Comparative Politics Today Notes Chapter 2.doc

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Department
Political Science
Course
POLI 11
Professor
Kaare Strom
Semester
Fall

Description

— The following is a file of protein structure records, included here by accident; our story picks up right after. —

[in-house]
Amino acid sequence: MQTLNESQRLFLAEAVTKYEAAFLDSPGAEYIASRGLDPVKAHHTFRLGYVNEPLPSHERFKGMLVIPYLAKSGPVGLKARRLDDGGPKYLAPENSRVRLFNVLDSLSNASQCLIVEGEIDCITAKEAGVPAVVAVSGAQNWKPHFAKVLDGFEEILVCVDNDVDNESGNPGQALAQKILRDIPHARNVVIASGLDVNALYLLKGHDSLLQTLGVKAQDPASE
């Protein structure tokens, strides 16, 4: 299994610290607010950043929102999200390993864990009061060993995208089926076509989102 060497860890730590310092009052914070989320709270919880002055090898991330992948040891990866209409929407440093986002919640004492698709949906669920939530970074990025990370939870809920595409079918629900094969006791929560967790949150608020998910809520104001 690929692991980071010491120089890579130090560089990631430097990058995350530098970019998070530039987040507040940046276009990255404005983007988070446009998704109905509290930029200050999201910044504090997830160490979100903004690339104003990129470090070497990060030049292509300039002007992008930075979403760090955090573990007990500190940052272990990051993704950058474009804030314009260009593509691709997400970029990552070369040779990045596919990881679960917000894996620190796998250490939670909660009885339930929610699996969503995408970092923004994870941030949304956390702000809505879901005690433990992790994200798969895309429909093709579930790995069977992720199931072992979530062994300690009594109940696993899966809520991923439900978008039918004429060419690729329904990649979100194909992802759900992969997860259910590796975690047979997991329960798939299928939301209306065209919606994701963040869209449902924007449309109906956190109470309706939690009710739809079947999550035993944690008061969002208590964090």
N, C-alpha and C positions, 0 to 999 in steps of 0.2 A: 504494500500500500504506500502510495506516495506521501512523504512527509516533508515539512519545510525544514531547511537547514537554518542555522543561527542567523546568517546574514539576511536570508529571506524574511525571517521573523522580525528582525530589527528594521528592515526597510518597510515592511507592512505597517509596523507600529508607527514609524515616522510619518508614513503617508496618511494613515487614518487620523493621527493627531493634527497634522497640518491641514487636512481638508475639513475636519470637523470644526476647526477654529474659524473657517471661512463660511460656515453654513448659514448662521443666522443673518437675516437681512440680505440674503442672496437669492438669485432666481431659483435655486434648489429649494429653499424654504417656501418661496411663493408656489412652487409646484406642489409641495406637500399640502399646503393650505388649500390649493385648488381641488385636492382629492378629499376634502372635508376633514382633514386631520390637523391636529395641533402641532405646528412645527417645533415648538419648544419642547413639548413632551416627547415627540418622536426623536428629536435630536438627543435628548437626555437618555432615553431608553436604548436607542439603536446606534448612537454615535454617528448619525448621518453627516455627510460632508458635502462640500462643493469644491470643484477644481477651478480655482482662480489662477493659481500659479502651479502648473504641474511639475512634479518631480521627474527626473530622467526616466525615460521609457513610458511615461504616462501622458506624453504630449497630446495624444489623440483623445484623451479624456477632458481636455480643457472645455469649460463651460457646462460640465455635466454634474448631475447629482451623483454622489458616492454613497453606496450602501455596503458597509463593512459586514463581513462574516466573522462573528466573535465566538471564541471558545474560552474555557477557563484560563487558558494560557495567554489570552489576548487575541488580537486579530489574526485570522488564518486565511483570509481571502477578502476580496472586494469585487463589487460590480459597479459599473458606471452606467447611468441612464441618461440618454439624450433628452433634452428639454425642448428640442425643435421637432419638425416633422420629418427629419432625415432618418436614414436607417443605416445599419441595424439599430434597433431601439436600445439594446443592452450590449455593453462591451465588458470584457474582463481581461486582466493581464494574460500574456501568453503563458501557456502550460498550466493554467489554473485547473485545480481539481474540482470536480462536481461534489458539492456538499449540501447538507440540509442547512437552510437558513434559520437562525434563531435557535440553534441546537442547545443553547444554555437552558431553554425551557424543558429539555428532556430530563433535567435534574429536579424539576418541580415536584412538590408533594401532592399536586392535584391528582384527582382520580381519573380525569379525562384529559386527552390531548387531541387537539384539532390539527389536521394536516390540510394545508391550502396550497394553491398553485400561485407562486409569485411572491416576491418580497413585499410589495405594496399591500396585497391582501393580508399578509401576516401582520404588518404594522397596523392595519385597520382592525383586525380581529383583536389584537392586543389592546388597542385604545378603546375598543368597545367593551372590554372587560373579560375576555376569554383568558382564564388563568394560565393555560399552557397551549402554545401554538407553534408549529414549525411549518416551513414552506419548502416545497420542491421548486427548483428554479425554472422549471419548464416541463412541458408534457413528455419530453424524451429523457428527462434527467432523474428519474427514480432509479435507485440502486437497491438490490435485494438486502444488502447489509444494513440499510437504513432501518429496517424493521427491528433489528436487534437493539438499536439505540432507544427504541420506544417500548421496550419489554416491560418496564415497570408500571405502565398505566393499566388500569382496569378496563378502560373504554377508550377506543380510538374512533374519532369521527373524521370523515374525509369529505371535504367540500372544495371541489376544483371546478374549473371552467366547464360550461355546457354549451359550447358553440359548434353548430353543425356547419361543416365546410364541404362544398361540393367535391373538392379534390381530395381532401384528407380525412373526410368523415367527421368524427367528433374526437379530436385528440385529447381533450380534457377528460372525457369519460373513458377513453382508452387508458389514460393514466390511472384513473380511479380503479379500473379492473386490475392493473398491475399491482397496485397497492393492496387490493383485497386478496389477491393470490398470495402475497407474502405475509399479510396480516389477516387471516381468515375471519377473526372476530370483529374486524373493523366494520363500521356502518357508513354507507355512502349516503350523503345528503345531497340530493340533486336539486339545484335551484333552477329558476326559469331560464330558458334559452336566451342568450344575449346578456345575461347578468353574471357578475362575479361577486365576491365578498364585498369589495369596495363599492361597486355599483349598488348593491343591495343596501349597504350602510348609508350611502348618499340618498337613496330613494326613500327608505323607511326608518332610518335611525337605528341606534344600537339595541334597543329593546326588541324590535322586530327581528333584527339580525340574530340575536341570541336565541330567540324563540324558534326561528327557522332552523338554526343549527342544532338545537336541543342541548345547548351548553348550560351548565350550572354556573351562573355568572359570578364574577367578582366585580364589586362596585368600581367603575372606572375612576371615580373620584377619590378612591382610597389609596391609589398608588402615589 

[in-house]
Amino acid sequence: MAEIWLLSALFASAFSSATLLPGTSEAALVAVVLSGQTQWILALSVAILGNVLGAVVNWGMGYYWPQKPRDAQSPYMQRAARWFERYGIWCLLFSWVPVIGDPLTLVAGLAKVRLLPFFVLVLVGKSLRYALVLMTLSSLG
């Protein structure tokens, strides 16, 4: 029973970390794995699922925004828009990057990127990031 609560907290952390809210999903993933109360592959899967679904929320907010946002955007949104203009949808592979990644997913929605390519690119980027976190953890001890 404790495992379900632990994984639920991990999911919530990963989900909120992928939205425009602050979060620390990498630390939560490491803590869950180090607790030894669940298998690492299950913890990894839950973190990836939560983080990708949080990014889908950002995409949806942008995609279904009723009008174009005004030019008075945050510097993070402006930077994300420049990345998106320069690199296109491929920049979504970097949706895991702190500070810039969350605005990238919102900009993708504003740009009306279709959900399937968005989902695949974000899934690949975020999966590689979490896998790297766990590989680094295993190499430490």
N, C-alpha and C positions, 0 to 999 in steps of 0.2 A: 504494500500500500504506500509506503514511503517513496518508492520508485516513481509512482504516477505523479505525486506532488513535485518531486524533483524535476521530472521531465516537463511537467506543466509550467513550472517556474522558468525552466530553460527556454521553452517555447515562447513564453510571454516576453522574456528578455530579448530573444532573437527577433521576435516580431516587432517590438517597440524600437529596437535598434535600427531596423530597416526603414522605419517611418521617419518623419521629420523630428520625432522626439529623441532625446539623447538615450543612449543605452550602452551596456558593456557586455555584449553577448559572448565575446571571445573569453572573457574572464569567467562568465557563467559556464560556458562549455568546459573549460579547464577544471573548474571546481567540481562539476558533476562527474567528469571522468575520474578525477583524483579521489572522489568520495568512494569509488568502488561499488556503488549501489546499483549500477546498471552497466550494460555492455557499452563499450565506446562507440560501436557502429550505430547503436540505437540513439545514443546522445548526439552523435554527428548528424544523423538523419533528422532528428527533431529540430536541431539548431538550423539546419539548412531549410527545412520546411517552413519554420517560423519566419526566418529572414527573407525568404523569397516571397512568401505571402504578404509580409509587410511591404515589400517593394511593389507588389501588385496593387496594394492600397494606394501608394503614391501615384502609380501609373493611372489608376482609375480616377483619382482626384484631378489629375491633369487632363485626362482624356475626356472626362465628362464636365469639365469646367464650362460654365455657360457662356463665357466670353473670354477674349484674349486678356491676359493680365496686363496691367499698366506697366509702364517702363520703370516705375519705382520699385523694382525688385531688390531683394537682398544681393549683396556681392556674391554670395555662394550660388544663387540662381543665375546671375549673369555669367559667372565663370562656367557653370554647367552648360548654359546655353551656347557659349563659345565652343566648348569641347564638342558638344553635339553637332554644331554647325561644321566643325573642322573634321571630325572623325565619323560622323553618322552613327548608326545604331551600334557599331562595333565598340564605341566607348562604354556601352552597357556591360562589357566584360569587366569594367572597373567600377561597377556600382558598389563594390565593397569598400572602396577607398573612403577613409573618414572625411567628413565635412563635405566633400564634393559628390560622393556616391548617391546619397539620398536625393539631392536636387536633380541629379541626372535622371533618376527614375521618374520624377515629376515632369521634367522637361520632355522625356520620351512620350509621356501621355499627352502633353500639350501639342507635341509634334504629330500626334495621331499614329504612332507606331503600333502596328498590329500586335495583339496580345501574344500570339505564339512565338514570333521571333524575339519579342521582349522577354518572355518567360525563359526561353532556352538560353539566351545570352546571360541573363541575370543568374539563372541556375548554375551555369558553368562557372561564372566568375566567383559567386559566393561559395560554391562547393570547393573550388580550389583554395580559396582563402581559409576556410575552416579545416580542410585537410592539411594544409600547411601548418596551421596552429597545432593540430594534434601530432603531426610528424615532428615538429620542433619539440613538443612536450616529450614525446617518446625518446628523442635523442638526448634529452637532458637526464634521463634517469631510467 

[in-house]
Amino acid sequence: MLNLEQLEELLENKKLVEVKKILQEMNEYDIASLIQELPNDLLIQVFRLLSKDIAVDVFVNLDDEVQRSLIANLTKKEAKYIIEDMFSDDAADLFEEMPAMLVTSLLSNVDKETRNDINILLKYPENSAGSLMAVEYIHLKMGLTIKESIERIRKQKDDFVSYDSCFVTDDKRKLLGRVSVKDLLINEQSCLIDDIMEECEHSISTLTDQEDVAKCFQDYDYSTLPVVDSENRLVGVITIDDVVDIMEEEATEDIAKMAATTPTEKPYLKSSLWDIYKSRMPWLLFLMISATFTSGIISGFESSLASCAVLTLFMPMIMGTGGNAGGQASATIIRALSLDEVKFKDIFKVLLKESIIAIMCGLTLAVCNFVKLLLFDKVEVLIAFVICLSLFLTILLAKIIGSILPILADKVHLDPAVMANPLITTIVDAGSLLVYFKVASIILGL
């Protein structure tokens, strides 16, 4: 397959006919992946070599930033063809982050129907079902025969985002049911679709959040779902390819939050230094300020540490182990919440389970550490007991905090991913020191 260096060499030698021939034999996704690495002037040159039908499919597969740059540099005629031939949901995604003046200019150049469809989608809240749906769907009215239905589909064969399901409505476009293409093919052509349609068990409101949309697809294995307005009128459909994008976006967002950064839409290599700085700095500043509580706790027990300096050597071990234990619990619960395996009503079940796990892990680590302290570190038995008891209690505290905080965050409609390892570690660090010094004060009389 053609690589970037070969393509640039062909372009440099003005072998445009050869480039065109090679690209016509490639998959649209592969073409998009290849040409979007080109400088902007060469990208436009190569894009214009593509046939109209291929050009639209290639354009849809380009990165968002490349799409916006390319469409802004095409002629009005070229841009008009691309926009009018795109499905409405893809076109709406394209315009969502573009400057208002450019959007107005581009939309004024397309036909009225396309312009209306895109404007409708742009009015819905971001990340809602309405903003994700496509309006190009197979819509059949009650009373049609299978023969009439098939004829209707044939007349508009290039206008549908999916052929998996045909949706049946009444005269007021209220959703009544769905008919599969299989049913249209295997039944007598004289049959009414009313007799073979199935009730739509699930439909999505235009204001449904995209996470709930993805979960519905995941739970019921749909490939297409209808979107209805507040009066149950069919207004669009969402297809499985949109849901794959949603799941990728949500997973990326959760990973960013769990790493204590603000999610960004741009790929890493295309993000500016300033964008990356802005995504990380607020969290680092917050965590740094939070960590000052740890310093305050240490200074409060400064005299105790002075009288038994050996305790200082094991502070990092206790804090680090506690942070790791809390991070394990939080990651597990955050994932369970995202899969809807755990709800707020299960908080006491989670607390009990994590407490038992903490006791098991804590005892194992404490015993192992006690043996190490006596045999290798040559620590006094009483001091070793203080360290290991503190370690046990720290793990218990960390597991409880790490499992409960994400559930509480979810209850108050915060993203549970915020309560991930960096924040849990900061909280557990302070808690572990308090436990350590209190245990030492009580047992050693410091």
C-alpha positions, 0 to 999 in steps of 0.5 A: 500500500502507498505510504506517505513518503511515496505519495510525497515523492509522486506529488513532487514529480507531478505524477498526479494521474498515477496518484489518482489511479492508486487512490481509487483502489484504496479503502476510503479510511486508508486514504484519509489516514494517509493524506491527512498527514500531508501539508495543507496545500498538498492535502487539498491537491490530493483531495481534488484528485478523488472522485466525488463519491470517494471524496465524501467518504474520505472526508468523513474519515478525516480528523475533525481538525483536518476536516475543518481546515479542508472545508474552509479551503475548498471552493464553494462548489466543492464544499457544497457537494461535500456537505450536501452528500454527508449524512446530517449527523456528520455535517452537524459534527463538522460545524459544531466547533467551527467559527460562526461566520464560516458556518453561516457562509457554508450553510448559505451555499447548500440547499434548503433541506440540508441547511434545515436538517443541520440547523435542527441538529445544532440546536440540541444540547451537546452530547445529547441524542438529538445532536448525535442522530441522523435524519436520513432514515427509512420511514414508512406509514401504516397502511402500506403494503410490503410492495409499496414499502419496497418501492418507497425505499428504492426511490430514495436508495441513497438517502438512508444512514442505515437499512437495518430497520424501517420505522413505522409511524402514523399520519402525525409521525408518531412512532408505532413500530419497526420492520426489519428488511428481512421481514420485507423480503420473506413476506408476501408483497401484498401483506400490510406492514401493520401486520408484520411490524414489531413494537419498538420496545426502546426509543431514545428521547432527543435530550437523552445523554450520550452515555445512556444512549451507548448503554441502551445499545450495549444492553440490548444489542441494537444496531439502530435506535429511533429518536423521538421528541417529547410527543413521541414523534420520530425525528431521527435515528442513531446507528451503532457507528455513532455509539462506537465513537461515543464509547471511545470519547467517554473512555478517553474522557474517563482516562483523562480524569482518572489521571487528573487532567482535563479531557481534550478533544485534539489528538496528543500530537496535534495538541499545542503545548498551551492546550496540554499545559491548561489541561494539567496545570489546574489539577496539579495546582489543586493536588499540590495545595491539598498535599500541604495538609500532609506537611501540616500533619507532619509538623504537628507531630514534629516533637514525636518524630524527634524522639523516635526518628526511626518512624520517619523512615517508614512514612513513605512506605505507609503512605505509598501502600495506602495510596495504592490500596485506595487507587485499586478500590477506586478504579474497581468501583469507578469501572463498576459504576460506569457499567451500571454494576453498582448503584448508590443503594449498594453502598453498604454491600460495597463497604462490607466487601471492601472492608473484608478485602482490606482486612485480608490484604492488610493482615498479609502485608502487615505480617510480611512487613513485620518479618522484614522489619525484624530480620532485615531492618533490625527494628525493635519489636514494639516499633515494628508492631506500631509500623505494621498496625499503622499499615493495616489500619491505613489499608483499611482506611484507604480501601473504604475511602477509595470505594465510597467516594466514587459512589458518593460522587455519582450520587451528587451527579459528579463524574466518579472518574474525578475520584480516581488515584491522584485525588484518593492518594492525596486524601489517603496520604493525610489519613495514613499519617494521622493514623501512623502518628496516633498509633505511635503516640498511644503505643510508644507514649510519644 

Comparative Politics Today Notes Chapter 2: Why we compare: • It improves your mind about politics around the world, improving our understanding of our own. You’ll be able to distinguish between valid and invalid claims. This is about politics around the world, and studying politics of other countries and drawing comparisons between theirs and ours, which is important for our own politics. We will draw up concept theories and develop tools. Tocqueville: “Without comparisons to make, the mind does not know how to proceed.” In essence, we compare so that we can see the differences in events and consequences between our society and others, so that we know how to develop our own society, and know how to advance as a collective. How do we compare politics?  DESCRIBE (the easiest part) o (Narrative; “Who, What When, Where, and How”)  EXPLAIN, and o (“Why” Statements)  PREDICT (the hardest part) political behavior o (“If, Then” Statements) • In order to derive hypotheses (questions and expectations) and build theories (corroborated bodies of systematic knowledge) that are useful for society’s development. Conceptual framework: a set of concepts (used to describe politics) • Intersubjective: understood and used in the same way by different subjects • General: general concepts for politics How to explain and predict: • We use both Theories, Hypotheses and Variables to do so: o Theories: precisely formulated and well-supported statements about causal relationships among general classes of political events. Political scientists often develop theories as they seek to understand a puzzling case or an interesting difference between political systems. o Hypotheses: causal explanations that have not yet been proven. But for explanatory hypotheses to become useful theories, we generally want it to explain not only that specific case, but also other cases that fall into the same set. o Variables: the features on which a case differs from another, liable to change. System: is an object with interdependent parts, acting within a setting or an environment. Political System: a set of institutions and agencies concerned with formulating and implementing the collective goals of a society or of groups within it. Governments: are the policymaking parts of political systems. - A political system exists in both a domestic and international environment. Inputs: the opinions both foreign and domestic that are received in the political system. Outputs: outputs are the policymakers’ attempts to shape inputs. Globalization: the increase in the interdependences of countries around the world. Globalization of the economy leads to more demands for workers, for protection of rights and of their jobs, and for more laws restricting people from damaging the environment. Political Culture: the attitudes, beliefs, and values of the people in a country; often associated with the changes in the economy and the citizenry in America. Interdependence: dependent on each other, and the advantage of the system-environment approach is that it directs our attention to how interdependent these countries are. - We need to recognize how these environments both set limits on and provide opportunities for political choices, which will al
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